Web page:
Accompanied by the Rosettes, she did “So High,” a familiar song at Reverend Kelsey’s church, as well as “God Don’t Like It,” her song about the sinfulness of alcohol, which mixes two parts Louis Jordan cheekiness with one part Wings Over Jordan holiness. She and Marie also performed several of their recently recorded songs, including “Revival Telephone,” which picks up on the longstanding Pentecostal metaphor of a telephone to heaven.
The concert concluded with fireworks. In addition to the “lifelike reproduction” of Rosetta strumming her guitar, there were a display of Cupid’s hearts pierced with arrows and simulations of Niagara Falls. By the time the last sparklers fizzled, it was almost midnight.
Like Elder Michaux’s spectaculars, the wedding concert thumbed its nose at middle-class conventions of piety. From Rosetta’s perspective, the event was a triumph, melding her entrepreneurial, spiritual, and artistic ambitions. She told reporters: “I am happier than I’ve ever been in my life!”
The Griffith Stadium show is the best-remembered concert of Rosetta’s career. She made memorable recordings, but the essence of her art lay in her ability to communicate with an audience.
The crowd that turned out for her wedding concert was the proof Rosetta needed at a crucial time in her career—when gospel singer Mahalia Jackson’s fame was overtaking hers—that she could still rely on her gift.
The event also allowed her to combine blushing-bride modesty with uninhibited musical authority. Rosetta, like other female musicians, rarely got to inhabit those simultaneously. The concert created a space where the good and the bad woman, the domestic goddess and the guitar goddess, could coexist.
Rosetta’s wedding and concert embodied feelings of community and hope that took her audience outside of their everyday lives. As a testament to the closeness they felt to her, these fans came to Griffith Stadium dressed for church. Some came with dates, others with children who were expected to sit still and behave. Many brought wedding presents: silverware, lamps, rugs, jewelry, even television sets.
The wedding concert was the Felds’ biggest success to that date. Allen Bloom, only 16 at the time, recalls taking home $7,500 in cash. Much of his earnings came from the sale of souvenirs—from program books to novelty items like lucky key chains, “holy” handkerchiefs, and midget Bibles, which he had rubber-banded together with miniature magnifying glasses.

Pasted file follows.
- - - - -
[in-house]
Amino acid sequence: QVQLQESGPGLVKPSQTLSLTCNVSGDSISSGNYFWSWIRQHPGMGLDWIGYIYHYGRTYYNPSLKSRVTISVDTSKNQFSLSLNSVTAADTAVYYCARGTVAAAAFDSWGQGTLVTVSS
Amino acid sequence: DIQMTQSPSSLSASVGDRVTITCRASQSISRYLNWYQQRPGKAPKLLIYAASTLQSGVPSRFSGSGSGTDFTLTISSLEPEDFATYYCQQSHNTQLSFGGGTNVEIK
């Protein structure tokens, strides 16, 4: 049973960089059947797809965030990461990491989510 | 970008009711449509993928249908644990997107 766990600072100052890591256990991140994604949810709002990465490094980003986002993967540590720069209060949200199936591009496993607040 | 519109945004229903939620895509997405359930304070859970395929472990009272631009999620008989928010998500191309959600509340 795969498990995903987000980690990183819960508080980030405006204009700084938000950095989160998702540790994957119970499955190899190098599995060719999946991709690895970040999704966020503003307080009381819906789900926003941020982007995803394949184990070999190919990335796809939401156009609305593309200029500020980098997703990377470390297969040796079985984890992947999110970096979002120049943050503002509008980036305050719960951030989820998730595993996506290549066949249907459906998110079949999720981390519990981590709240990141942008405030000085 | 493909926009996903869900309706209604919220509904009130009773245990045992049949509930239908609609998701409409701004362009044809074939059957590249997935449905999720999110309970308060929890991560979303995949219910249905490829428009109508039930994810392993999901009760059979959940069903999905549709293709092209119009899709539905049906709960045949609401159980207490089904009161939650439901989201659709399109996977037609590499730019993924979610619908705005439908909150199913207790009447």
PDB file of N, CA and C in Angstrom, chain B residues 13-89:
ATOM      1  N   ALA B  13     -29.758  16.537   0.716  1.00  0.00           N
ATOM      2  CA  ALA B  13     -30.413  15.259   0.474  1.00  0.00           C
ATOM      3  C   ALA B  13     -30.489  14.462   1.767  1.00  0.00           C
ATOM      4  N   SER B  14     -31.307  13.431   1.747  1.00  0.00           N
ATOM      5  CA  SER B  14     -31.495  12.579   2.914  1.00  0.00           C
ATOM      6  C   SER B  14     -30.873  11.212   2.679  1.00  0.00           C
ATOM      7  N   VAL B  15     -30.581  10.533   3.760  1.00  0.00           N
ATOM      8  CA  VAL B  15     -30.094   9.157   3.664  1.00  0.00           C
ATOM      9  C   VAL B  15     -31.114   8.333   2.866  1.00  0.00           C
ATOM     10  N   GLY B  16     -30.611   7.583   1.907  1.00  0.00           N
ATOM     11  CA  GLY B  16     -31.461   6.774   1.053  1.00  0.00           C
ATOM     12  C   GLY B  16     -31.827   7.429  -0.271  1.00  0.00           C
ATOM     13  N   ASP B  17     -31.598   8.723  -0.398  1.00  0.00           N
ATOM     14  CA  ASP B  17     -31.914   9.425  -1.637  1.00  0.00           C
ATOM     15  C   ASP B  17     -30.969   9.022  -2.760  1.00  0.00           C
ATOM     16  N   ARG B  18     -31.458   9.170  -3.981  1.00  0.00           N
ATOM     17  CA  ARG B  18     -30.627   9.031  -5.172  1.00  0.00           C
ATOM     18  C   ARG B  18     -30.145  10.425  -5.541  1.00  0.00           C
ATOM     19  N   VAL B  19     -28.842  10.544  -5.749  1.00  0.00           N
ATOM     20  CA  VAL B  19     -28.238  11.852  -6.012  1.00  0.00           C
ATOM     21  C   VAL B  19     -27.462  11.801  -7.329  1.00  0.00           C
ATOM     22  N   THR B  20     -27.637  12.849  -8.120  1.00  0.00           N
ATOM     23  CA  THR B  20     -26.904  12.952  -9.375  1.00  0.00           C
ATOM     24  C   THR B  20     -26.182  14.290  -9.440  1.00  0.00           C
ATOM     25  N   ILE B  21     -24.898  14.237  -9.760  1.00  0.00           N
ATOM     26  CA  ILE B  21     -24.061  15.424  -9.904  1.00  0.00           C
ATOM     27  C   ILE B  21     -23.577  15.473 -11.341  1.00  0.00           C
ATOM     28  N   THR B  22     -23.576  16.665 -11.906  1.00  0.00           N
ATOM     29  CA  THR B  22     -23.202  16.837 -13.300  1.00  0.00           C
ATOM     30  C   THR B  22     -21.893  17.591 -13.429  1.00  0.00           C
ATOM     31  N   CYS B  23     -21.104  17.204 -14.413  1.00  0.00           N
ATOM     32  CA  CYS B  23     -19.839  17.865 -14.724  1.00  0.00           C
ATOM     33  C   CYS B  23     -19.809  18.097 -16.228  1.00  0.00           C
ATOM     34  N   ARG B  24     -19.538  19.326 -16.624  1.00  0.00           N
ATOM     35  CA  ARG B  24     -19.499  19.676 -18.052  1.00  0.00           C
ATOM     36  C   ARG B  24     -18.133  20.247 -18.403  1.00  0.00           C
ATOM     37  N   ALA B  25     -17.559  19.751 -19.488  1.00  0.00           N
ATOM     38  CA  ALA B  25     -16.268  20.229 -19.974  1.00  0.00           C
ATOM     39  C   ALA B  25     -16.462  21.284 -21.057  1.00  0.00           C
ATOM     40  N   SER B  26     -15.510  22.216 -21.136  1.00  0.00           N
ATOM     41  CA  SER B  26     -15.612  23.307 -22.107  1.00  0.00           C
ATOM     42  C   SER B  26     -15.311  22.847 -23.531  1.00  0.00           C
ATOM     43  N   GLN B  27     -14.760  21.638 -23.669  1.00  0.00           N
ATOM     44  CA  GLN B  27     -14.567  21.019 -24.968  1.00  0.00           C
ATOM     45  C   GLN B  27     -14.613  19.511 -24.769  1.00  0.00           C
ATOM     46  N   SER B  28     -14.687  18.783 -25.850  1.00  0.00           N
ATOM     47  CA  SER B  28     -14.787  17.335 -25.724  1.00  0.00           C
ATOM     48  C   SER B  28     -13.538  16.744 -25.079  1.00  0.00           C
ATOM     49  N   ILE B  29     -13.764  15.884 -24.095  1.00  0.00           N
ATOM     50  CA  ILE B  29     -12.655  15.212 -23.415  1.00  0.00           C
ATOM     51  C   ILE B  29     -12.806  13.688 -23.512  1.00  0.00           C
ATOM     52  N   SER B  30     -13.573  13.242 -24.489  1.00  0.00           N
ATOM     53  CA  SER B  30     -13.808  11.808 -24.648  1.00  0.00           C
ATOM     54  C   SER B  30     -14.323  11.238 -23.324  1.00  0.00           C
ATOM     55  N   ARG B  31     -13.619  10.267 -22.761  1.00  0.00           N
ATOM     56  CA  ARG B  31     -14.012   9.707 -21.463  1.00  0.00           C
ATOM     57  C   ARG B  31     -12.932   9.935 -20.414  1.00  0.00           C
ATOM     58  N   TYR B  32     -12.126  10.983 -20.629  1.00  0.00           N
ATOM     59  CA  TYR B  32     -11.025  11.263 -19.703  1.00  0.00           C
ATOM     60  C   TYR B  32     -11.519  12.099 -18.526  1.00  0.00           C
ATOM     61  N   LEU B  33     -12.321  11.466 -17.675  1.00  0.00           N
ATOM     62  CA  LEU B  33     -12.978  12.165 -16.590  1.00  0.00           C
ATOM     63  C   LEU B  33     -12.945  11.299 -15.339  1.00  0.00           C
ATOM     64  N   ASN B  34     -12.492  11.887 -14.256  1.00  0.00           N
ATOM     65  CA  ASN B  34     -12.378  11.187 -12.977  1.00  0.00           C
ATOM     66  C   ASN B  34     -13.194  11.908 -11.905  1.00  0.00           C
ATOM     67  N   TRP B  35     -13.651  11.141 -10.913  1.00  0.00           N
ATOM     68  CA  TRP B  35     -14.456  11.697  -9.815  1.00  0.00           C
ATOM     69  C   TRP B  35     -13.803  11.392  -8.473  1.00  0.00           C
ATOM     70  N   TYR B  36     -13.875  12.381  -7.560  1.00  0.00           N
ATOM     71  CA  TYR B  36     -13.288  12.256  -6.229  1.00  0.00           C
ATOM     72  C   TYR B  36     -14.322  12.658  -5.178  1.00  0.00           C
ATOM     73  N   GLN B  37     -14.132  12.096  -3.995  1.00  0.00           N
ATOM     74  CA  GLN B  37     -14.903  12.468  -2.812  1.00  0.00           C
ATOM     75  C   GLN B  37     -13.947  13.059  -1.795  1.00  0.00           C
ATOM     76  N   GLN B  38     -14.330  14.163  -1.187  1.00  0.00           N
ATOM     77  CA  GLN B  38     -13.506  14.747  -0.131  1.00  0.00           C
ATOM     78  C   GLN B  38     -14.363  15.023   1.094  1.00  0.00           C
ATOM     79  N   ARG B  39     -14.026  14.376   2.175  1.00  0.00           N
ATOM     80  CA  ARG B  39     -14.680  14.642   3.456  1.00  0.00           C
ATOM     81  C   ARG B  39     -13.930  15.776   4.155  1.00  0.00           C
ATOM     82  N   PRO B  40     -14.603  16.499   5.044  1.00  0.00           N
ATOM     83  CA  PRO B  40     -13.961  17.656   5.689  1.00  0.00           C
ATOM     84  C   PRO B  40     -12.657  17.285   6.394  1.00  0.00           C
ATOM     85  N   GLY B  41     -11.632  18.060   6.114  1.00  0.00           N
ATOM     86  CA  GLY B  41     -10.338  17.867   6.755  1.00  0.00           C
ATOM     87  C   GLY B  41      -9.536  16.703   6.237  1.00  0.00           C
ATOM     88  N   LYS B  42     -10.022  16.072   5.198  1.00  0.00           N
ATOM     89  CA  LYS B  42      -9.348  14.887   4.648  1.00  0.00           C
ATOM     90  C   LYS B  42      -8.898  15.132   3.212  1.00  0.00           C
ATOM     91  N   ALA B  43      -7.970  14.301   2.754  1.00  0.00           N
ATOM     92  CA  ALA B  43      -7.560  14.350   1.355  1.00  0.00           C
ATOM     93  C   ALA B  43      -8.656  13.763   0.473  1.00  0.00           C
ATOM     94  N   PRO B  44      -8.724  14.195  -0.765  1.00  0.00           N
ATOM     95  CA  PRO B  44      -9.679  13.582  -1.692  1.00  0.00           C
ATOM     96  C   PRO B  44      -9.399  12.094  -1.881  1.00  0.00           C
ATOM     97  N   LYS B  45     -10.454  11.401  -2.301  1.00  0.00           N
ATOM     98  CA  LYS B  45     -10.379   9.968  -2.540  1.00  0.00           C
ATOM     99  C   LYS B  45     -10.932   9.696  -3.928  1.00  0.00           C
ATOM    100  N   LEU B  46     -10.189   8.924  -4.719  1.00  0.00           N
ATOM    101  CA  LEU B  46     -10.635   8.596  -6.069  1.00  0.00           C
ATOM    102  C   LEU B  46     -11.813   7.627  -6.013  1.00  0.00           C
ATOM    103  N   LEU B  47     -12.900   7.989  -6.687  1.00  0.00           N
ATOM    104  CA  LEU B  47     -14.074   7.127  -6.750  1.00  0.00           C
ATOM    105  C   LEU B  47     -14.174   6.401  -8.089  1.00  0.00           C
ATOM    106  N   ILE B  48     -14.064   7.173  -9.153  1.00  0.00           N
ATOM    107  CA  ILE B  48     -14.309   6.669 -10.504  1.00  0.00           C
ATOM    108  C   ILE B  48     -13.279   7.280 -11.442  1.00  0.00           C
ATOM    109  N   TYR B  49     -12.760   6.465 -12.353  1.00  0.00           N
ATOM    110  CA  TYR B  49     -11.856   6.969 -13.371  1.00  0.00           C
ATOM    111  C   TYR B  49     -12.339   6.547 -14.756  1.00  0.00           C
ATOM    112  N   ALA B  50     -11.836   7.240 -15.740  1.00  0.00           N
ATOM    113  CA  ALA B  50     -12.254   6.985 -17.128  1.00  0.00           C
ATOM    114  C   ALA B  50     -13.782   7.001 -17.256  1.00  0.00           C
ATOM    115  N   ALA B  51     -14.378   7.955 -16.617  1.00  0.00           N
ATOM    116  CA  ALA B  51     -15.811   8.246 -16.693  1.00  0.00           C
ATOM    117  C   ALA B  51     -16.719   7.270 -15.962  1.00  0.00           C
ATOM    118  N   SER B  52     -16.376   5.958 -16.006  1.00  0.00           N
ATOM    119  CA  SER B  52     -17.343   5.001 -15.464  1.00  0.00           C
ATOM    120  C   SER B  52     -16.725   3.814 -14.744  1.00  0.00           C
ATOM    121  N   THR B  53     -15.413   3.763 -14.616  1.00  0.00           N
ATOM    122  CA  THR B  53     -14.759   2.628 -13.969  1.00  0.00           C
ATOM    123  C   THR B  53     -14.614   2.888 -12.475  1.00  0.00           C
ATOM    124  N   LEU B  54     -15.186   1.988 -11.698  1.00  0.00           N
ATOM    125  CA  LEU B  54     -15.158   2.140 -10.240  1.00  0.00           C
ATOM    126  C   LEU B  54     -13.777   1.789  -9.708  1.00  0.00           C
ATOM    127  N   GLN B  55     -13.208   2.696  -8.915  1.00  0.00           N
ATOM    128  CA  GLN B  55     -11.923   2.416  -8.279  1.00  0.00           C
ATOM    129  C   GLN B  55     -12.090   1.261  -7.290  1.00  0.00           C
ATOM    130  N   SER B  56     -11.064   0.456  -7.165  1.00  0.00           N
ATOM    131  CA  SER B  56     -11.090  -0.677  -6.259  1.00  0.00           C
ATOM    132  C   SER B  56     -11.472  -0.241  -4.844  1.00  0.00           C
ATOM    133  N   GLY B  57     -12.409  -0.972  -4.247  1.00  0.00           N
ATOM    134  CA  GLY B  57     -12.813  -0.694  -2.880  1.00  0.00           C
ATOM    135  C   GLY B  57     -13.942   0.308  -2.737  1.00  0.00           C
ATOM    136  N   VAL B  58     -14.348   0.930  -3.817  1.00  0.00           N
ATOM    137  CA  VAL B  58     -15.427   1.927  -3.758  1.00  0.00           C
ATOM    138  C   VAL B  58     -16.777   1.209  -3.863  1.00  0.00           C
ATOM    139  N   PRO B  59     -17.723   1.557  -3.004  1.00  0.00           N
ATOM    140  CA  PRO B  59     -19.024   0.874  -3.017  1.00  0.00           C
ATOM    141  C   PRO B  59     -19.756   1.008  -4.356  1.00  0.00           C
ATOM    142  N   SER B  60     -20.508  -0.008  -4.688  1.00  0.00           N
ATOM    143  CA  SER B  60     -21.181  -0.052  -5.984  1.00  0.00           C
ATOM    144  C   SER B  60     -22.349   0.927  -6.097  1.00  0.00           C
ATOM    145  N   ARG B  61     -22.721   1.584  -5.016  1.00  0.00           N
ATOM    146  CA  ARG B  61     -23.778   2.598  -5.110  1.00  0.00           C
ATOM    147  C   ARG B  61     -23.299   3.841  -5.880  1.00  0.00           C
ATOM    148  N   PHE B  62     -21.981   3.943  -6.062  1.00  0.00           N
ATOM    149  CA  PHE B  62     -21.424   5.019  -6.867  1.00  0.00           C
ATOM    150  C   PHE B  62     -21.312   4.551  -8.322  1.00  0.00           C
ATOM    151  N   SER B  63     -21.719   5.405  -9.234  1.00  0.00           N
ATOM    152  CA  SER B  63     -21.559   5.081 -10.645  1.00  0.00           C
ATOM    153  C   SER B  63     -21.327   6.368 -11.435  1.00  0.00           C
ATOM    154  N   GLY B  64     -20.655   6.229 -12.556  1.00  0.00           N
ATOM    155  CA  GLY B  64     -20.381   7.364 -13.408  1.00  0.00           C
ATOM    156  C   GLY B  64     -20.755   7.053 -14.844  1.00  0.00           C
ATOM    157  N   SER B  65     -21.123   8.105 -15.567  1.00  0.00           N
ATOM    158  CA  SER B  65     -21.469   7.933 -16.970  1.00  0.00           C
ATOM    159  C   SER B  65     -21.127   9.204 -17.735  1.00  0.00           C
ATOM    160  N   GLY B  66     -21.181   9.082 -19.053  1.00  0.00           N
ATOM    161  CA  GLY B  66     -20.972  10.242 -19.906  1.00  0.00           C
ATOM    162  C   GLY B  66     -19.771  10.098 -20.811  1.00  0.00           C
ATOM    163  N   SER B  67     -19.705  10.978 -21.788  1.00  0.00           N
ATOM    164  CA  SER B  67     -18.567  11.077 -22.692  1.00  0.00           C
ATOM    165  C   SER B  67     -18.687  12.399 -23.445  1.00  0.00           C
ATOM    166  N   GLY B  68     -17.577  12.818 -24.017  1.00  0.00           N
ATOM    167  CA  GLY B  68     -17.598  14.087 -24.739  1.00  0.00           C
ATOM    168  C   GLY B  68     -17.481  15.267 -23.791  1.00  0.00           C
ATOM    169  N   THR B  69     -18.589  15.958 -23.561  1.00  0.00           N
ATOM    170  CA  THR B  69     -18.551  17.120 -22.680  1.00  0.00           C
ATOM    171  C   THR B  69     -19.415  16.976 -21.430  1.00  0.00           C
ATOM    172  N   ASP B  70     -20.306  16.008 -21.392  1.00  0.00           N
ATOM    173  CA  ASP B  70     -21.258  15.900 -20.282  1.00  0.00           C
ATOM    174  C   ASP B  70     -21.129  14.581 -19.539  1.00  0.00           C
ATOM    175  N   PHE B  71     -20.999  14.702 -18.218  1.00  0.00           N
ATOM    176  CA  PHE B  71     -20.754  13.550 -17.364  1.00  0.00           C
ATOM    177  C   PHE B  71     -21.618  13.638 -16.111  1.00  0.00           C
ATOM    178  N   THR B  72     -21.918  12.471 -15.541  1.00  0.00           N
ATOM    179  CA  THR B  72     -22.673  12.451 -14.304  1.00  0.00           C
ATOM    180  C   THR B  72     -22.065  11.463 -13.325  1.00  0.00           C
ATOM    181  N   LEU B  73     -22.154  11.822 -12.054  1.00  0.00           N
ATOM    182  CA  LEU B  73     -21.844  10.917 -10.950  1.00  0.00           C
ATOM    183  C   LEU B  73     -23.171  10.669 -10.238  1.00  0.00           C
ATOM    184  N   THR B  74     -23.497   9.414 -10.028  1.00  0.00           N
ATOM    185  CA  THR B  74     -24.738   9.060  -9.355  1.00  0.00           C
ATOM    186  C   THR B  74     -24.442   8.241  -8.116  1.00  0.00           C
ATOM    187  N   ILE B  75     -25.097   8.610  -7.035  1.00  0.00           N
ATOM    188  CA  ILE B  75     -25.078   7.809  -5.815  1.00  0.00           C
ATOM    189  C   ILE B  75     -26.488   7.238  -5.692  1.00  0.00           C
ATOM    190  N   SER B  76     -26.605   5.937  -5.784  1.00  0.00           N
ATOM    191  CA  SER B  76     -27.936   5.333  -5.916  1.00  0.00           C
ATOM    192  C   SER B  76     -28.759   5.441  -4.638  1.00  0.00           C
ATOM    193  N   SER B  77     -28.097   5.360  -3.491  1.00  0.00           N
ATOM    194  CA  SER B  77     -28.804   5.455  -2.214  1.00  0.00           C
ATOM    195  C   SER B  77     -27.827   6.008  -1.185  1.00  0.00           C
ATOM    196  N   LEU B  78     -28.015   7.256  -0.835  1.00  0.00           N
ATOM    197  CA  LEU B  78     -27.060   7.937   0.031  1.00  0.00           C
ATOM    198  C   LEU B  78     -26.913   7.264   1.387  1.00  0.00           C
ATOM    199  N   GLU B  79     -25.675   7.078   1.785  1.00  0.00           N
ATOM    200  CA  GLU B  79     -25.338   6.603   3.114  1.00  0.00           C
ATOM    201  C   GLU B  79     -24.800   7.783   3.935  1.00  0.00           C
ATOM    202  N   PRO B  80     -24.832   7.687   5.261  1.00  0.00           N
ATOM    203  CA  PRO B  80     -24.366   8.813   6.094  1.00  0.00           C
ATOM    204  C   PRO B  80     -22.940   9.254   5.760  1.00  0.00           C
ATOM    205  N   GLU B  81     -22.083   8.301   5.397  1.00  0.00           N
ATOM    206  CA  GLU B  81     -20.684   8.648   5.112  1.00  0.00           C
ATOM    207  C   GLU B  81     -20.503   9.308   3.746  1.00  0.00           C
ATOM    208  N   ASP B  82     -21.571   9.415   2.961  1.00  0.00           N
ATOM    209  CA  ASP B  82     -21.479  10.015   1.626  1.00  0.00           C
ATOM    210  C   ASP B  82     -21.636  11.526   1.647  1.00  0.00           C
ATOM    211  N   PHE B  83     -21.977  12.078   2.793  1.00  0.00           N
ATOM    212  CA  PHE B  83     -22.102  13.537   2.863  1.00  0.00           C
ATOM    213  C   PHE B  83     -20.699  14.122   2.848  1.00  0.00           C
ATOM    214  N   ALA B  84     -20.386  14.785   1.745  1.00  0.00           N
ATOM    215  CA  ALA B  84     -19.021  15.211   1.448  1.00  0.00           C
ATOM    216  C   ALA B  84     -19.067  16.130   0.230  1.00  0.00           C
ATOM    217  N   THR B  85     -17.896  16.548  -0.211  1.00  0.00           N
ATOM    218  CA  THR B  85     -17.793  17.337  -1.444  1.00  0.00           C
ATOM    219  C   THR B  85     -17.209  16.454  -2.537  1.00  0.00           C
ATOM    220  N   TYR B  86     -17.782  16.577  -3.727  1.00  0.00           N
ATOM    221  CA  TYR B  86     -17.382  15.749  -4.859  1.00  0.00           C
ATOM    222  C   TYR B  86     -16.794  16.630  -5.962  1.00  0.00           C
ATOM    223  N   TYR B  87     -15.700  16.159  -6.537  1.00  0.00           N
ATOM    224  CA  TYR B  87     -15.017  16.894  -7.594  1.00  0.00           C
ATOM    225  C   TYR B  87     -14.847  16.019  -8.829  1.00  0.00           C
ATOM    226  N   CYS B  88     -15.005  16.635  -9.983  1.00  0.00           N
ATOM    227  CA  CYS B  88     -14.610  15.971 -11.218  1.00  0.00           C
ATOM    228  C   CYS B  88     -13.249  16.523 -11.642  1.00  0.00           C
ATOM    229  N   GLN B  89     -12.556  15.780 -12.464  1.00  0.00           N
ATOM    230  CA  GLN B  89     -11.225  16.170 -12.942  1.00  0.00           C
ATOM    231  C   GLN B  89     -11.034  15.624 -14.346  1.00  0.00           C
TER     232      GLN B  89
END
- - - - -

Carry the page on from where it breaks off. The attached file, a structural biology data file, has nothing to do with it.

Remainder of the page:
In addition to various singles—both solo and with Marie—Rosetta issued two Decca albums in 1951: Blessed Assurance and The Wedding Ceremony of Sister Rosetta Tharpe and Russell Morrison.
Blessed Assurance compiled contemporary as well as traditional material and featured Rosetta singing—but not playing—songs such as “What a Friend We Have in Jesus” and “Amazing Grace.” It had the imprimatur of folklorist Alan Lomax, who contributed album notes that said, “Sister Rosetta Tharpe is basically a folk-artist, with a hold on a great folk audience.”
The Wedding Ceremony was a novelty item, a recording of the marriage rites in their joyful irreverence, complemented on side B by selections from the concert that followed.
Blessed Assurance was an earnest musical endeavor, while the wedding had been a stunt to keep Rosetta in the headlines. In this respect, it succeeded—but at a price. Even as the wedding had celebrated her standing as a gospel attraction, it compromised some people’s sense of her as an artist.
Ebony detailed the extravagance of the affair while holding its nose. If 20,000 people came out for the wedding, the article implied, another 20,000 stayed home from embarrassment.
In England, where Rosetta had acquired an audience among jazz aficionados, Melody Maker complained that the wedding concert sounded “more like a circus performance than an act of the church.”
Exhausted and ready to return to normal life, the Rosettes retired after a “honeymoon tour” that followed the ceremony. Rosetta returned to Richmond but didn’t stay long. Now married for a third and final time, she was headed to Nashville and points beyond.
Irvin Feld predicted that Rosetta’s Griffith Stadium triumph would be her last. He was partly right. By the mid 1950s, as Mahalia Jackson’s career flourished, Rosetta’s faltered. Decca’s feeble attempts to turn her into a rhythm-and-blues act failed to draw new fans, and her gospel audiences dwindled. Mismanaged finances led to the loss of her beloved Richmond home.
A 1957 British tour opened the door to new audiences and star treatment in Europe, where a postwar generation wanted to hear “authentic” African-American sounds. Abroad, Rosetta happily adopted the mantle of rock-’n’-roller. The kids behind the British invasion listened and learned.
Rosetta Tharpe died in Philadelphia in 1973, amid preparations to record a new album of gospel favorites.
Gayle Wald is an English professor at George Washington University and author of Crossing the Line: Racial Passing in Twentieth-Century U.S. Literature and Culture. She wrote the liner notes for a 2003 Rosetta Tharpe tribute album, Shout, Sister, Shout! This article is excerpted from the book Shout, Sister, Shout!: The Untold Story of Rock-and-Roll Trailblazer Sister Rosetta Tharpe, copyright © 2007 by Gayle F. Wald. Reprinted by permission of Beacon Press.